Valerie Daggett

Professor

daggett@uw.edu
Phone: (206)685-7420
Office: Foege N310B

UW Bioengineering faculty Valerie Daggett

Lab Website

How I am inventing the future of medicine

My laboratory is using computational and experimental methods to design diagnostic and therapeutic agents to target amyloid diseases, which are reaching epidemic proportions as human lifespan increases.
Research Interests

Protein folding & dynamics
Dynameomics/bioinformatics
Extremophile proteins
Protein modulators
Protein design
Unfolding diseases
Protein complexes
Single nucleotide polymorphisms
Research Description

Our work spans software development to biological assays of neurotoxicity. We have active programs investigating protein dynamics, folding and misfolding, particularly as related to human mutations and various diseases. We have developed a molecular modeling and simulation package, which we have used to simulate the native state dynamics and unfolding/folding of representatives of essentially all known protein folds (95%) in an effort we refer to as Dynameomics. Novel databases and mining methods are being developed for this large dataset (hundreds of terabytes) comprising the largest collection of protein simulations and structures in the world. We are using this resource to develop tools for protein modeling and design. These tools and associated simulations are already being used to design diagnostic and therapeutic agents for amyloid diseases. The computational designs have been synthesized and are being tested in four different amyloid systems: transthyretin (systemic amyloidosis), Abeta (Alzheimer’s Disease), amylin (type 2 diabetes) and the prion protein (transmissible spongiform encephalopathies). And, in very recent studies, these designed compounds are also being tested for their ability to block bacterial biofilm formation.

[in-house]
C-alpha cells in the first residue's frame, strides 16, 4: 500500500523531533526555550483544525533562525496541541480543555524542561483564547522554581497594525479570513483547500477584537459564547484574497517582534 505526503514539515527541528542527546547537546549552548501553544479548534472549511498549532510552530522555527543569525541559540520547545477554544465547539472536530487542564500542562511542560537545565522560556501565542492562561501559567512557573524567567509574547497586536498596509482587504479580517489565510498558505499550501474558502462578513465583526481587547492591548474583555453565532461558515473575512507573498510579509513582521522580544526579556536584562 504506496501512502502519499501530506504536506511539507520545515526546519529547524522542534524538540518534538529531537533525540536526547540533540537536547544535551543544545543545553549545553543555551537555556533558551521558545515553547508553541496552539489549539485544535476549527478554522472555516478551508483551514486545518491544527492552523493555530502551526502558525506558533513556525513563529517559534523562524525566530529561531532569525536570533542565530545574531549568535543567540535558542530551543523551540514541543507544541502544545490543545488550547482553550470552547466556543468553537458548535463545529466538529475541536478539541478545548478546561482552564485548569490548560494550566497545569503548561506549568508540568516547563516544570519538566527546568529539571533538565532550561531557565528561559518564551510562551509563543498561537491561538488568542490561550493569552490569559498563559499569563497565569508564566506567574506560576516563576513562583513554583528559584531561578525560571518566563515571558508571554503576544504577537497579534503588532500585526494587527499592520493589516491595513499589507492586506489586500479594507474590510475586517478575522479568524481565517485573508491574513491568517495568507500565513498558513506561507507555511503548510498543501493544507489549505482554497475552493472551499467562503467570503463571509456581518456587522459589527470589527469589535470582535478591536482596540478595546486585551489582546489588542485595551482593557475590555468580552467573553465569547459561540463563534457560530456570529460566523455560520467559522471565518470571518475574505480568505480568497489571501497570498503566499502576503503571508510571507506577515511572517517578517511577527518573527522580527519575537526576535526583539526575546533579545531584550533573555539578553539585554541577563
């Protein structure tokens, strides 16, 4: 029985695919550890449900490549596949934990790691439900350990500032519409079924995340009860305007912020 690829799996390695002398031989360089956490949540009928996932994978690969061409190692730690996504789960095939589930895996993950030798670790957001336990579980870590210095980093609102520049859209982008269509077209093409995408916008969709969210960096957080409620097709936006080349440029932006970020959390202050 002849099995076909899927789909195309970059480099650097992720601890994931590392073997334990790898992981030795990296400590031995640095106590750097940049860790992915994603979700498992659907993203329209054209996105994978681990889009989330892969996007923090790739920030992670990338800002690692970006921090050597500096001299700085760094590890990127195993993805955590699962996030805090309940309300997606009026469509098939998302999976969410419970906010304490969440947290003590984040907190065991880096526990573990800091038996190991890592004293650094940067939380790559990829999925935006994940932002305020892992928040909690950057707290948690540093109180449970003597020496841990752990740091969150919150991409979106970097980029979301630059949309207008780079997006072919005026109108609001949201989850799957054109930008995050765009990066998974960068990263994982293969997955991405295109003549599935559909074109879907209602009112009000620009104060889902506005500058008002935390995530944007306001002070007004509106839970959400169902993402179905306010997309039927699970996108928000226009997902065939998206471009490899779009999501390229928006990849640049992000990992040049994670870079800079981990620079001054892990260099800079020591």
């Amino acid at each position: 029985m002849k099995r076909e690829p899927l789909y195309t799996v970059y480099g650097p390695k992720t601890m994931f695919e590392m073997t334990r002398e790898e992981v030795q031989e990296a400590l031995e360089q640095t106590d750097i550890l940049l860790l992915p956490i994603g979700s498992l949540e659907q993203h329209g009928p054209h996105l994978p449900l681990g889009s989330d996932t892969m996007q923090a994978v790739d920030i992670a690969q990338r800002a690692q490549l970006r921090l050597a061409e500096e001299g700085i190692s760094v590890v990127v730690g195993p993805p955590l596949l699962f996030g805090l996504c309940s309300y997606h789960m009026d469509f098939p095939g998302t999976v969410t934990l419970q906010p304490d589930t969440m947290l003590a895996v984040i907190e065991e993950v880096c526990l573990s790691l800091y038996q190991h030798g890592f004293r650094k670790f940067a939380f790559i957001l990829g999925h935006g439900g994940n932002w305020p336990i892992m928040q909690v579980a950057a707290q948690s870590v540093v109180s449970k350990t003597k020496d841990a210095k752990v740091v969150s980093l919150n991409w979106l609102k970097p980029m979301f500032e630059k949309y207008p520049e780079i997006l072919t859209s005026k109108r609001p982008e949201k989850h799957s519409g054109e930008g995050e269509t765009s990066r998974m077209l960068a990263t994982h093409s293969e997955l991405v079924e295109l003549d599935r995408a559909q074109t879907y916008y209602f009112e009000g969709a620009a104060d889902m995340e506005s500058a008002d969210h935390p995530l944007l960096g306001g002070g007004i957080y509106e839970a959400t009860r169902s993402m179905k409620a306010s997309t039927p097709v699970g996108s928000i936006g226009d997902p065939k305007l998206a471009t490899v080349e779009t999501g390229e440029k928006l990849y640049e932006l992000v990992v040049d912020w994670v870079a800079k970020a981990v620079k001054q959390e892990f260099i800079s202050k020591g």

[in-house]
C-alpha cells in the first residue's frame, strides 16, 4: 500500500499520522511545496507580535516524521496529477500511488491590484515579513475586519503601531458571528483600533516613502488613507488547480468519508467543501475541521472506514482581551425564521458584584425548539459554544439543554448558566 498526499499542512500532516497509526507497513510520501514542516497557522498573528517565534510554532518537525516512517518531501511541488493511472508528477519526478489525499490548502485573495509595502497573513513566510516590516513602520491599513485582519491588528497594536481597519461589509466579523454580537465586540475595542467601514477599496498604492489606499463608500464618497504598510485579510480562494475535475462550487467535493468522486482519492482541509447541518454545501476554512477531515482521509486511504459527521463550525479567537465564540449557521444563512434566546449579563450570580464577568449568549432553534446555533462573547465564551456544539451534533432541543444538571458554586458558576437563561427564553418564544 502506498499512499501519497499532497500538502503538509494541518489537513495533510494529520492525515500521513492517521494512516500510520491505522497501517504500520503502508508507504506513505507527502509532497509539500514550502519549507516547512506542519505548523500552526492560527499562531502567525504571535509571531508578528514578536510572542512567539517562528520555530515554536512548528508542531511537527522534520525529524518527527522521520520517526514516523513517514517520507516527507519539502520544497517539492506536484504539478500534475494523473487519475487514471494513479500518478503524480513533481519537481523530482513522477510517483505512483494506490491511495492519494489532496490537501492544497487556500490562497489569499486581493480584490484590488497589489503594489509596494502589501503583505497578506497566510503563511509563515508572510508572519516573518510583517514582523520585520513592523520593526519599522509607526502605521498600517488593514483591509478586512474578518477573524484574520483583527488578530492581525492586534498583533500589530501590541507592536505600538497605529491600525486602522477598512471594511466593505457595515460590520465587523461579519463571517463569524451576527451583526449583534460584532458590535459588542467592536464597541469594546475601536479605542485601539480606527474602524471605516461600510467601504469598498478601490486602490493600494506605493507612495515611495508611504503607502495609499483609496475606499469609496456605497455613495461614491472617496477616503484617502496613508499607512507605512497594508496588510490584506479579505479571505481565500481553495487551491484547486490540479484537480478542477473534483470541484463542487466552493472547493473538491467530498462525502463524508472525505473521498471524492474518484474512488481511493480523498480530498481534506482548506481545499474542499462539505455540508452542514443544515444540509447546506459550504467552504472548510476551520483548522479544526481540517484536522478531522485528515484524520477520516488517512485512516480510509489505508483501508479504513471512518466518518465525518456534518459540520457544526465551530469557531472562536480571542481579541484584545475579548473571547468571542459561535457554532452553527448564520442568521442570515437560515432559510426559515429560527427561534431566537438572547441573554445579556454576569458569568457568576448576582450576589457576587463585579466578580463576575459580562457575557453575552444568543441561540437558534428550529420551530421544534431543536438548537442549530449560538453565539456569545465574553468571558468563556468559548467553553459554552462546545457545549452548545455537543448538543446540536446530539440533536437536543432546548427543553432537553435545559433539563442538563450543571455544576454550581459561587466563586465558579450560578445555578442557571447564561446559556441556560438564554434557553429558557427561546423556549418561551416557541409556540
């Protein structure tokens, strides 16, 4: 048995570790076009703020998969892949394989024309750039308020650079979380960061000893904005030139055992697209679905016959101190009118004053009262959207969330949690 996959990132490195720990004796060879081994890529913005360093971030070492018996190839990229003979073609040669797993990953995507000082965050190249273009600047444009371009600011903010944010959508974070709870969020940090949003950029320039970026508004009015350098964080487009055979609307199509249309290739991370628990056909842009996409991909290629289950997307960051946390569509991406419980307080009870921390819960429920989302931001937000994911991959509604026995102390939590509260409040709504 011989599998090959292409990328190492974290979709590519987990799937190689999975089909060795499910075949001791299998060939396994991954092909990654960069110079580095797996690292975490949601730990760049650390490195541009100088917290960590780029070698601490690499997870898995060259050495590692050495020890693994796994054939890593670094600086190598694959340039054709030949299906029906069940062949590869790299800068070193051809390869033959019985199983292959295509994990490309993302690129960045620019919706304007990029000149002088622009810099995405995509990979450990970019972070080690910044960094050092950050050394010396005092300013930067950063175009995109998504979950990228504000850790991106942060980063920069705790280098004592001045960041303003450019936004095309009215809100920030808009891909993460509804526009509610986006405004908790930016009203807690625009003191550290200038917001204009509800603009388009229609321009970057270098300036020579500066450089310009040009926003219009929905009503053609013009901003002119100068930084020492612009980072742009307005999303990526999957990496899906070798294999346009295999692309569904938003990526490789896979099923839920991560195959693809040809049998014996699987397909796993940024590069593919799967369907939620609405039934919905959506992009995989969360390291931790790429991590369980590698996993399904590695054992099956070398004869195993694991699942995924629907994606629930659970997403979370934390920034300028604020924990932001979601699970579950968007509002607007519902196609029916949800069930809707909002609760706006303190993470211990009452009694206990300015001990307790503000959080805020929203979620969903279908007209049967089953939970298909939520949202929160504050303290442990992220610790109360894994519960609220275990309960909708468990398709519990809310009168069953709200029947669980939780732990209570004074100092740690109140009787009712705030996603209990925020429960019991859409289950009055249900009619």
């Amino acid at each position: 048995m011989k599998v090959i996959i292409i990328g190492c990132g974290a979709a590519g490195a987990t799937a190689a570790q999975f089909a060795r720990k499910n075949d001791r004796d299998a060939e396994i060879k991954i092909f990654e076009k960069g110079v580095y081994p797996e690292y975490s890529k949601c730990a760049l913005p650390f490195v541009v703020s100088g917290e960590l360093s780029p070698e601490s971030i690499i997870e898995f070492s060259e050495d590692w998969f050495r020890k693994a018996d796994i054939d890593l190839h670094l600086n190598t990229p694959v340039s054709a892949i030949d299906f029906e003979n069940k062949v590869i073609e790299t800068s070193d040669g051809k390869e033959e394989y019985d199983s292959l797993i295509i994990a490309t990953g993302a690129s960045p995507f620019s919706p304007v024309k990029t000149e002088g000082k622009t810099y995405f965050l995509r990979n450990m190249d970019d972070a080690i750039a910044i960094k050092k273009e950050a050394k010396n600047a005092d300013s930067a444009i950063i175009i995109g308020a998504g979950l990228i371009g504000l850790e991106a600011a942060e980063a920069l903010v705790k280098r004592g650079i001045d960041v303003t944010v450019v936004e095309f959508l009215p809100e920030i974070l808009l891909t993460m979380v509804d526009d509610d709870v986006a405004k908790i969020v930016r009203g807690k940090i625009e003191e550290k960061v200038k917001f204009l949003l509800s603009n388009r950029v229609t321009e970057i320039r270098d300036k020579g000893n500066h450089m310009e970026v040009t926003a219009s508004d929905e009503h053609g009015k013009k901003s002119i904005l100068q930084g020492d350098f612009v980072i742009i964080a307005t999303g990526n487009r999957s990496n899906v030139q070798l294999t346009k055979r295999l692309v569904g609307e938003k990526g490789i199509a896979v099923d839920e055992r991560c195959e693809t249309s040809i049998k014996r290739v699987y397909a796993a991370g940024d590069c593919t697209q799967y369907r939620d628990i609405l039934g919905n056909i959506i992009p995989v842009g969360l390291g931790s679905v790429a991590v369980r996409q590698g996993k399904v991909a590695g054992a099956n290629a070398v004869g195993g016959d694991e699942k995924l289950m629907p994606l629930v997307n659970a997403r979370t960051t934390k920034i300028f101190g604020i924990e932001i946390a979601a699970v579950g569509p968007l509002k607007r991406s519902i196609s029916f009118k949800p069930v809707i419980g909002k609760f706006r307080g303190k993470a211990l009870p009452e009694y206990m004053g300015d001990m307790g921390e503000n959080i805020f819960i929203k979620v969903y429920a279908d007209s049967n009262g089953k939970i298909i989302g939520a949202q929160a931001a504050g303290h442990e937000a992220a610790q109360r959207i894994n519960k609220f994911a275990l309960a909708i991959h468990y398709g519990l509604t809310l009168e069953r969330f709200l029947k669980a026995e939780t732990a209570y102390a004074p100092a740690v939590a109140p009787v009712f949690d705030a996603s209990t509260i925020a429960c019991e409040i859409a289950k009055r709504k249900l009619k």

Education

PhD, Pharmaceutical Chemistry, University of California San Francisco
BA, Reed College, 1983
Postdoc Information

Postdoctoral Fellow, Stanford University 1990-1993
Awards and Honors

Lise Meitner Visiting Professorship, Lund University
Senior Editor, Protein Engineering, Design and Selection
Editorial Boards: Biochemistry, Current Opinion in Structural Biology, Structure, and elife.
UW Bioengineering Courses Taught

BIOEN 315: Biochemical and Molecular Bioengineering
BIOEN 488/588: Computational Protein Design
BIOEN 530: Literary Analysis
Selected Publications

Daggett, V., Protein Folding―Simulation, Chemical Reviews, 106, 1898-1916, 2006.

Daggett, V. Alpha-sheet: The toxic conformer in amyloid diseases? Acc. Chem. Res., 39, 594-602, 2006.

Rutherford, K. and V. Daggett. Polymorphisms and Disease: Hotspots of Inactivation in Methyltransferases, Trends in Biochem. Sci., 35, 531-538, 2010.

Van der Kamp, M.W., Anderson, P.C., Beck, D.A.C., Benson, N.C., Jonsson, A.L., Merkley, E.D., Schaeffer, R.D., Scouras, A.D., Simms, A., Toofanny, R.D., and V. Daggett. Dynameomics: A comprehensive database of protein dynamics. Structure, 18, 423-435, 2010.

Schaeffer, R.D., Jonsson, A.L., Simms, A.M. and V. Daggett. Generation of a Consensus Protein Domain Dictionary, Bioinformatics, 27, 46-54, 2011.

Towse C.L., Daggett V. When a domain is not a domain, and why it is important to properly filter proteins in databases. BioEssays, 34:1060-1069, 2012.

McCully M.E., Beck D.A.C., Daggett V. Multimolecule test-tube simulations of protein unfolding and aggregation. Proc. Natl. Acad. Sci. USA, 109, 17851-17856 2012.

McCully, M.E., Beck, D.A.C. and V. Daggett. Promiscuous contacts and heightened dynamics increase thermostability in engineered proteins, Prot. Eng. Des. Selec., 26, 34-45, 2013.

 

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